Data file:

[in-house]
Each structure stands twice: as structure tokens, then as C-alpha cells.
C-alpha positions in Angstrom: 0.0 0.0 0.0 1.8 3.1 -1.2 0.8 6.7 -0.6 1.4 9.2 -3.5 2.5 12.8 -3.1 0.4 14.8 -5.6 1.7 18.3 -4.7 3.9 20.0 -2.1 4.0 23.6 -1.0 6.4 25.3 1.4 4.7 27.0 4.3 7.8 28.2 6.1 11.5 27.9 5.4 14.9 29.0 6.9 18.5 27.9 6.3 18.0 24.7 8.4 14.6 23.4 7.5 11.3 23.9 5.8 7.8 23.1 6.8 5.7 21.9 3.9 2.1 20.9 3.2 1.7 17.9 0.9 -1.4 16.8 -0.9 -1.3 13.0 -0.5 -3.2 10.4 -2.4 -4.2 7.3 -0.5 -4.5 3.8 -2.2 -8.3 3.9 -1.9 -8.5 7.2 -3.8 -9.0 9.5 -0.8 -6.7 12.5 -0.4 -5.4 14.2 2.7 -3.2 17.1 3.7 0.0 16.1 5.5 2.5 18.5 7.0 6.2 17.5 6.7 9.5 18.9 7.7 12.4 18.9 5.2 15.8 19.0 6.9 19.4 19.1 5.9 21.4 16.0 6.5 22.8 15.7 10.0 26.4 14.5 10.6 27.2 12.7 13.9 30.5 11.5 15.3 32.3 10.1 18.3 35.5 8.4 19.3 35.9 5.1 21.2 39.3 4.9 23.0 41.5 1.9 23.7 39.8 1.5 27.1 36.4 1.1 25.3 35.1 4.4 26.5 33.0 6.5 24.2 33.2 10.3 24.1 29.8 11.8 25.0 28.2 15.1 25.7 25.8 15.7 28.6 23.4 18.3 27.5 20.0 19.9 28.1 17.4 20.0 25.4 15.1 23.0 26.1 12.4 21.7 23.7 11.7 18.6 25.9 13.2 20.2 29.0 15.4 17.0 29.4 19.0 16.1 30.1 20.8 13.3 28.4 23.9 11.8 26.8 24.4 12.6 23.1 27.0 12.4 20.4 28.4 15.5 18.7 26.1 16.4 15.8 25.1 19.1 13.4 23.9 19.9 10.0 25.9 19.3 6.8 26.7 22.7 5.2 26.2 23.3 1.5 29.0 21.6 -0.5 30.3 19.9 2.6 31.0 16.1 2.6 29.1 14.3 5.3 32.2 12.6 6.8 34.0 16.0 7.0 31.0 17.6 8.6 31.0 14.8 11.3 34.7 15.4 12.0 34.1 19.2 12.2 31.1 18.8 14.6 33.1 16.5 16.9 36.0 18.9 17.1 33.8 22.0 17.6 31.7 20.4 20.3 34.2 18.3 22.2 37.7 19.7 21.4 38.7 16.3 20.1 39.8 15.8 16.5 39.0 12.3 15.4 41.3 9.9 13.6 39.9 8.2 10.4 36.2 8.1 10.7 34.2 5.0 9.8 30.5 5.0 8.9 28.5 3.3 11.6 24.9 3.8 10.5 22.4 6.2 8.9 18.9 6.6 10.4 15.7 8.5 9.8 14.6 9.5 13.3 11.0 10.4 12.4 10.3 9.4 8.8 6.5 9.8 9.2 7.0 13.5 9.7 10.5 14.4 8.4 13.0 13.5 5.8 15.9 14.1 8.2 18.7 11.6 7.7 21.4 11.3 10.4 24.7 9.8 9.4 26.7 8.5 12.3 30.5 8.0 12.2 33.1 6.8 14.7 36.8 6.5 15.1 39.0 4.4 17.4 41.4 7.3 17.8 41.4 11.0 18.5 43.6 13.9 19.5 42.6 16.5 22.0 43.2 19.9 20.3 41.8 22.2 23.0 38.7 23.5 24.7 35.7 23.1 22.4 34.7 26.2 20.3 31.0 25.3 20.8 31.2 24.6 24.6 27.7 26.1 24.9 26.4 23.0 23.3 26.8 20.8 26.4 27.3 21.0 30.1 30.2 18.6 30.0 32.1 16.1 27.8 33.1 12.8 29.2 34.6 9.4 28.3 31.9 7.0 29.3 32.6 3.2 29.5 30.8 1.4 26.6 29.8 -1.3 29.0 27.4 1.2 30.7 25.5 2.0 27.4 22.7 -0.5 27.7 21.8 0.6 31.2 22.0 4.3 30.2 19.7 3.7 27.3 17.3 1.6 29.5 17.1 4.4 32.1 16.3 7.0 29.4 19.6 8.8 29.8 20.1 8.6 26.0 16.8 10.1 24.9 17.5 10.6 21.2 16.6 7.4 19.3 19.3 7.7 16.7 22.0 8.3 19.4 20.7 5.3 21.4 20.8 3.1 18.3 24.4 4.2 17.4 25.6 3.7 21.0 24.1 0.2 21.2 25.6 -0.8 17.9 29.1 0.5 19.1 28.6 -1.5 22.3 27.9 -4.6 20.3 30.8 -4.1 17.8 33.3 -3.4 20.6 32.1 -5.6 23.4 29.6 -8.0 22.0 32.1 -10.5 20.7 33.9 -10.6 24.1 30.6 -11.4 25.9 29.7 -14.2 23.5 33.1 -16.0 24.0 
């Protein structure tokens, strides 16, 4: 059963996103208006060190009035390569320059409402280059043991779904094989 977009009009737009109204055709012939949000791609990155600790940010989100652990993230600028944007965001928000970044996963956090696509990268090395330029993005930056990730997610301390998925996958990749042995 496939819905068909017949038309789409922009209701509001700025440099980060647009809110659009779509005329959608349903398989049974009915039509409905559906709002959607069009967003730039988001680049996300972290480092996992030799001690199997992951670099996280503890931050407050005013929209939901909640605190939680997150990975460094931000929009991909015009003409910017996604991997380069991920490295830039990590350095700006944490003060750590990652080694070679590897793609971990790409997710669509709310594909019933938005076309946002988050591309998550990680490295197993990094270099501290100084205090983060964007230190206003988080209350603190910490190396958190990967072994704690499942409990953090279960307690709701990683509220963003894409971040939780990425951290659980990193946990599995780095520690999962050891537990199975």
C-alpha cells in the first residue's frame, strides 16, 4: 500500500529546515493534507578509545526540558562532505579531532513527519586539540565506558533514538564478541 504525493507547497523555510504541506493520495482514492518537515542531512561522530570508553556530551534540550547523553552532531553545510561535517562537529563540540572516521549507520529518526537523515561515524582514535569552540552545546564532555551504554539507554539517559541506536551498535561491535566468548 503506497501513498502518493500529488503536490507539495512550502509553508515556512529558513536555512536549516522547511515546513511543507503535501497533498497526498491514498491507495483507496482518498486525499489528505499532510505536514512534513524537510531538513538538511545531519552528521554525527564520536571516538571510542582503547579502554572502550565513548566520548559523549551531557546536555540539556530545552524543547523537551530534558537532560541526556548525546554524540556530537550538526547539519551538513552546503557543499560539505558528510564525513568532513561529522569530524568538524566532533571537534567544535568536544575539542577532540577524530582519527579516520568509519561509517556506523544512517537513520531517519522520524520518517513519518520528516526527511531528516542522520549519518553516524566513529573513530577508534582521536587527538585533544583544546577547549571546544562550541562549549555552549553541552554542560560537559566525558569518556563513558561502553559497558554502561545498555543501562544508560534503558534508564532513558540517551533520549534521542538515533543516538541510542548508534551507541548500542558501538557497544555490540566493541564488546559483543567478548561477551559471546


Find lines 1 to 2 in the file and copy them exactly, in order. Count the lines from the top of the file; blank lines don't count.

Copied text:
[in-house]
Each structure stands twice: as structure tokens, then as C-alpha cells.